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Open House Jerusalem 2014

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Open House Jerusalem 2014 will take place over the weekend of September 18-20 and will showcase over 120 interesting homes, public buildings, historical monuments and unique apartments - all with distinctive architectural design, free-of-charge and open to the general public. Dozens of architectural tours, some from an historical point of view, and others from a technological or social and activist perspective, will enable the participants to explore the city uniquely and in depth, and celebrate its urban life.

Open House Jerusalem, which started in 2007, was inspired by the Open Houses held in London and in New York and follows their format and values.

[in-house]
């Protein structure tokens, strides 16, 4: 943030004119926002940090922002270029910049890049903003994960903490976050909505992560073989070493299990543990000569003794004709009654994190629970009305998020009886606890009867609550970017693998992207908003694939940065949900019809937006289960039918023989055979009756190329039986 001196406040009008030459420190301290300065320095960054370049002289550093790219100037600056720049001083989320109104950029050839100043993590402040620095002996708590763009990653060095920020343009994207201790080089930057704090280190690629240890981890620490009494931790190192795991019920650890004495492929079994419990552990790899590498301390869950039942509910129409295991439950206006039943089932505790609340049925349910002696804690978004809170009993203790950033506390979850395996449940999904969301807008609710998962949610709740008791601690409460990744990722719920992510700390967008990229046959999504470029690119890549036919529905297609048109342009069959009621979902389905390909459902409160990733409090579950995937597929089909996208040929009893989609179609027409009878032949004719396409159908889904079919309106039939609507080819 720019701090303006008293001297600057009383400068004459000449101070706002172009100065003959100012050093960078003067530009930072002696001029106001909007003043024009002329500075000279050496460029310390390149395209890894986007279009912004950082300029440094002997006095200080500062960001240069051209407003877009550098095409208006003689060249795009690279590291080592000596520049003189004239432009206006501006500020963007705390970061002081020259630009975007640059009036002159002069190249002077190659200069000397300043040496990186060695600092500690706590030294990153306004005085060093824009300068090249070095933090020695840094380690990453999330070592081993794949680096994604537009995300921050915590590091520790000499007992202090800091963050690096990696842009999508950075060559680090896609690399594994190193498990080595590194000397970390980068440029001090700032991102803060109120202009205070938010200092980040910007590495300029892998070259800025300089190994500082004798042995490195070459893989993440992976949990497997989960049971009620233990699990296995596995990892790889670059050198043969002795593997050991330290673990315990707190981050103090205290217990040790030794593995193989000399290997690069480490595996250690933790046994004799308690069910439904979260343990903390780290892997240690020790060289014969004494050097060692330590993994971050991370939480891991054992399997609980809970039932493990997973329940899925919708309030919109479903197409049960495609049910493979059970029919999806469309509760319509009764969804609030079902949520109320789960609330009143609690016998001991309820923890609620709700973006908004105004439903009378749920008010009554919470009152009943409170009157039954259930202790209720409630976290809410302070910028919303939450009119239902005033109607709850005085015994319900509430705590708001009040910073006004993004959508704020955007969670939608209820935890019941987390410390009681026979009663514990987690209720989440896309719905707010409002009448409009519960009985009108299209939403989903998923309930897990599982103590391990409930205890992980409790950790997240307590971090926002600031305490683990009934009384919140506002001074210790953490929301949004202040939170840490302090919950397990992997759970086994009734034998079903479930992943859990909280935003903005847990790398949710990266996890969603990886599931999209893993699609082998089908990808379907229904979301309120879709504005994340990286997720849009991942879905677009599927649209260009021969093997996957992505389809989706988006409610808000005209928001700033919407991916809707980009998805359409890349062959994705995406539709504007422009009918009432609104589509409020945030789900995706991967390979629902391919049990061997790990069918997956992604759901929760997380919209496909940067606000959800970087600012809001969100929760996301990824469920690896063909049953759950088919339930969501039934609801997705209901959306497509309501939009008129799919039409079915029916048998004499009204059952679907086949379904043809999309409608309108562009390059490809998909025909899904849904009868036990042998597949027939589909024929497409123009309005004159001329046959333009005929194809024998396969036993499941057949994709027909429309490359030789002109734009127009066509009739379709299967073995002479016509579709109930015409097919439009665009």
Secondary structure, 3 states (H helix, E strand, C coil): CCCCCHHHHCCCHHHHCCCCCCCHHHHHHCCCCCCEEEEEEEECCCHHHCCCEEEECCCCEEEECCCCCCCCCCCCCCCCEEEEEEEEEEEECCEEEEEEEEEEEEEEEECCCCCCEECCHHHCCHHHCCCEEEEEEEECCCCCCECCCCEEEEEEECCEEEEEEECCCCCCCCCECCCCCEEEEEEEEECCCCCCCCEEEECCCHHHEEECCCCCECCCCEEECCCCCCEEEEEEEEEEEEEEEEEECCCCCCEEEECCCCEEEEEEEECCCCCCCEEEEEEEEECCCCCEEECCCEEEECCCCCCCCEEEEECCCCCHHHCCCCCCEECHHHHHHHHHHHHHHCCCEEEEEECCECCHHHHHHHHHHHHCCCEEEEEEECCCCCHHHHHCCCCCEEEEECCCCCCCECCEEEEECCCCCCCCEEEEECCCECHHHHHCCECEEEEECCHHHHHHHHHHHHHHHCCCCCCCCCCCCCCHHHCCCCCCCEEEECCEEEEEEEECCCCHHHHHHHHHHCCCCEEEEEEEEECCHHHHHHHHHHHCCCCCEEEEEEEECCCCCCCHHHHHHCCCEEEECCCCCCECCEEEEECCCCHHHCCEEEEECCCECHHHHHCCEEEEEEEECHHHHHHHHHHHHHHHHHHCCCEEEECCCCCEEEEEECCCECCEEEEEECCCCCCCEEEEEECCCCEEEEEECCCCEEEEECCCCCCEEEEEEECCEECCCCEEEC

In the event catalog you can find a rich variety of about 120 items that reflect the city's diverse architecture from the oldest remains from the 19th century B.C to the 21st century contemporary building. Discover the typical building technology of the city that lies on a mountain and was often the subject of conquest, and learn about the different eras of Jerusalem and their architectural footprint.

As a holy city to three religions and one of the oldest urban built environments, Jerusalem offers a fascinating and unique Open House experience that can take you back and forth in a time warp in only three days.

The complete program will be posted at the beginning of September 2014 on the event website:


Bergman House. Photo: Guy Itzhaki
Bergman House. Photo: Guy Itzhaki


Christian sites participating in the event

The Jerusalem Center for Near East Studies (Brigham Young University)

Hadassah Lampel St., Mount of Olives

Friday, November 4th, 10:00 a.m., 10:30 a.m., 11:00 a.m., 11:30 a.m., 2:00 p.m., 2:00 p.m., 3:00 p.m. and 3:30 p.m..